B. Ultra-conservatism. Yup, we got it. I live in a small town in a decidedly agricultural area, and most of my neighbors are straight-ticket punching Republicans. **** Cheney would be proud. But we have managed to elect a few Democrats over the years, including the 2004 re-election of Congressman Matheson. Utah Mormons have always been a rather independent minded people, thanks in part to a general mistrust of the federal government dating from the 1800's, a church welfare system that takes care of many of its members without government help, and that Puritan "work ethic" that the original pioneers brought with them. Of course, most of these conservative ranchers and farmers aren’t too concerned when the federal government legislates morality (abortion, gay marriage), or when their price supports for milk show up, or their cattle allotment on Forest Service land is renewed. But heaven forbid if the government should attempt to dictate how we can use our own land out here (see Grand Staircase Escalante National Monument/President Clinton). I’m just as frustrated, and I’ve been voting pretty much in vain for years. We had Initiative 1 on the ballot this year which would have provided for the preservation of open space and watersheds. It looked like a slam dunk, but it got defeated. If your response to this would be "I’m moving to Oregon where they appreciate the land" rather than "Looks like we’ll have to get a better message out for the next election," then I’d suggest living in Oregon.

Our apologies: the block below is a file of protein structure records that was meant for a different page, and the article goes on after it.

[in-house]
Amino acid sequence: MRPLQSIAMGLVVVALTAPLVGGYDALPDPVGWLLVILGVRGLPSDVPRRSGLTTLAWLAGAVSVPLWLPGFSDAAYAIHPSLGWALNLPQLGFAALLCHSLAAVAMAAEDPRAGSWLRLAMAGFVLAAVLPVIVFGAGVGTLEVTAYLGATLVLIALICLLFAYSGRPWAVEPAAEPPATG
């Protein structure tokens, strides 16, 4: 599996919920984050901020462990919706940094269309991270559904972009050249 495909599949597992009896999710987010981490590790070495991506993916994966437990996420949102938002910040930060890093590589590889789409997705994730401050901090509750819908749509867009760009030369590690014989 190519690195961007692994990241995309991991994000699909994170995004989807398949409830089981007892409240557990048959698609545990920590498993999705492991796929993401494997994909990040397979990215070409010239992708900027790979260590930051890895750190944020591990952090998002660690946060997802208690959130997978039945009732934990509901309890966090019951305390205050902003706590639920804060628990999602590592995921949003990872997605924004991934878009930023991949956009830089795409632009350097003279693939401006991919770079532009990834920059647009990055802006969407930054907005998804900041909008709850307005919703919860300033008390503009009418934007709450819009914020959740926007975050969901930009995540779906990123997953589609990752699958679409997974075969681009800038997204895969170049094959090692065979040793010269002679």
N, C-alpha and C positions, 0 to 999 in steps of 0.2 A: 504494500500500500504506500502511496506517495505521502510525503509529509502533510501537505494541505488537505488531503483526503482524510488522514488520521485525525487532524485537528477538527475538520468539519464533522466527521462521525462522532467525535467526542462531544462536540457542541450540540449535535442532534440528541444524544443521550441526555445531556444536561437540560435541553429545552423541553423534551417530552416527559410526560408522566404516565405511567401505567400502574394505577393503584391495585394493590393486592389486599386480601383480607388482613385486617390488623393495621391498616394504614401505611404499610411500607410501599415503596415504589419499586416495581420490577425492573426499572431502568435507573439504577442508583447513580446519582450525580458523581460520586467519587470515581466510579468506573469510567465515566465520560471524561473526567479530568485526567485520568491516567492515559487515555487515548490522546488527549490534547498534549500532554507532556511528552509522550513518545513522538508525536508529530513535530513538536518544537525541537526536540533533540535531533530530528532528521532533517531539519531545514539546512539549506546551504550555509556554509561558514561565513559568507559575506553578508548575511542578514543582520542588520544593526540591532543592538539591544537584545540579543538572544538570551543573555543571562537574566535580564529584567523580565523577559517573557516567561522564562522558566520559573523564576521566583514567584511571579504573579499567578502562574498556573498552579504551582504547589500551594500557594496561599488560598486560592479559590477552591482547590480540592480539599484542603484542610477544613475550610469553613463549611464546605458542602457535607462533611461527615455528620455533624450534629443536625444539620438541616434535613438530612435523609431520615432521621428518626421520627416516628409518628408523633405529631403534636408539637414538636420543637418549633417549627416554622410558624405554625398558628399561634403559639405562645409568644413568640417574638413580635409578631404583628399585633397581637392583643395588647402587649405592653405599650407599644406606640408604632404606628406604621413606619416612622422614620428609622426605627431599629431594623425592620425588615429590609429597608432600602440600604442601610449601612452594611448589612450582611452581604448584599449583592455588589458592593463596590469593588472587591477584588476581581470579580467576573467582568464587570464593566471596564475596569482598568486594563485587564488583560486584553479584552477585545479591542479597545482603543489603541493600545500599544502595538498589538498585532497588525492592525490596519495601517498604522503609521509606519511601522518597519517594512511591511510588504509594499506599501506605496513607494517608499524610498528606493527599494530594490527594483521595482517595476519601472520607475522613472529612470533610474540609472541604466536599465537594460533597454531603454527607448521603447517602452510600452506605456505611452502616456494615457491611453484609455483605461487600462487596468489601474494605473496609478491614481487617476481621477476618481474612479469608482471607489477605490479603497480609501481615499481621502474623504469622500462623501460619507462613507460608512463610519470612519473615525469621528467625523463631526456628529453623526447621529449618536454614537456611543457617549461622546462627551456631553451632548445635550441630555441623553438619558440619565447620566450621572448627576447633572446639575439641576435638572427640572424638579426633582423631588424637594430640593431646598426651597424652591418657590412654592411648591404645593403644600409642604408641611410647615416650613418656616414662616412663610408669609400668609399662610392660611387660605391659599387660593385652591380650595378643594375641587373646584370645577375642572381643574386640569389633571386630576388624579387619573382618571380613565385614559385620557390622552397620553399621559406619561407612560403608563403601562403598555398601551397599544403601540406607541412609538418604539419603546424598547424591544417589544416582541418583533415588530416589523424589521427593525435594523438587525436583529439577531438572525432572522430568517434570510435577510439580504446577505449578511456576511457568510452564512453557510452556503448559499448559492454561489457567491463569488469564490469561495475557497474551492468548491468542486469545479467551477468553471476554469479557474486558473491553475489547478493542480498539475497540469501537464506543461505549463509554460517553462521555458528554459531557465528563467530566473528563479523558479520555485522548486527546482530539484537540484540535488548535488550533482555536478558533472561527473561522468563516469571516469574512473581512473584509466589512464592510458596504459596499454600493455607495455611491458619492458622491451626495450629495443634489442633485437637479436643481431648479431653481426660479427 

C. Pervasive Mormonism. It’s everywhere. Schools, politics, billboards, malls. In every conversation, Mormonism’s show up. "Brother so-and-so, how are you?" "Are you coming to our Ward Party?" "Did Jimmy get his mission call?" You can’t escape it. Let me explain a few. Most Mormon young men at the age of about 19 or 20 serve a two year mission to some part of the world. So do some young women, as well as a number of retired couples. Not every mission is a proselytizing mission. Some are medical, educational, or building. Wards are like parishes, only in suburban Utah, most are less than a ½ square mile in size. Each ward is a member of a Stake, along with 6 to 10 other Wards. In many suburban areas, there will literally be three large ward or stake buildings within sight of one another (most church buildings house three or four wards - meeting times are staggered throughout Sunday). If you hear the term Stake House used by Brother Anderson when talking to Brother Smith, they’re probably not looking to order a medium-rare porterhouse. You will most likely find yourself at some point spoken to by a well-meaning, but ultimately clueless Mormon in a way that would suggest you know or care about Mormon culture. My advice: smile, explain that you’re a reformed Buddhist and not acquainted with the term "Sunday Block" (the 3 hour block of meetings, held while the rest of you are skiing), and then ask them how come BYU can’t get a decent football team. That should turn the conversation. Mormons consider anyone living within the boundaries of a Ward to be part of that ward, so you might get Ward Newsletters, Ward Phone Rosters, and even an invitation to a Ward Party. You ought to accept at least once, just to get to know a few neighbors. The party will be simple, harmless, alcohol-free, and probably include a Jell-O salad or two. While you may get a request to have "the missionaries come over" (another Mormonism), a simple "No thank you, but could I get the recipe for that flank steak marinade?" will be sufficient for most well-meaning Mormons. If not, just explain that you’re content with your present religious affiliation. Or, if you’re REALLY brave, you could actually look into the church and its precepts. If, however, you would consider any of these an affront to your sensibilities, then I’d suggest living in Montana.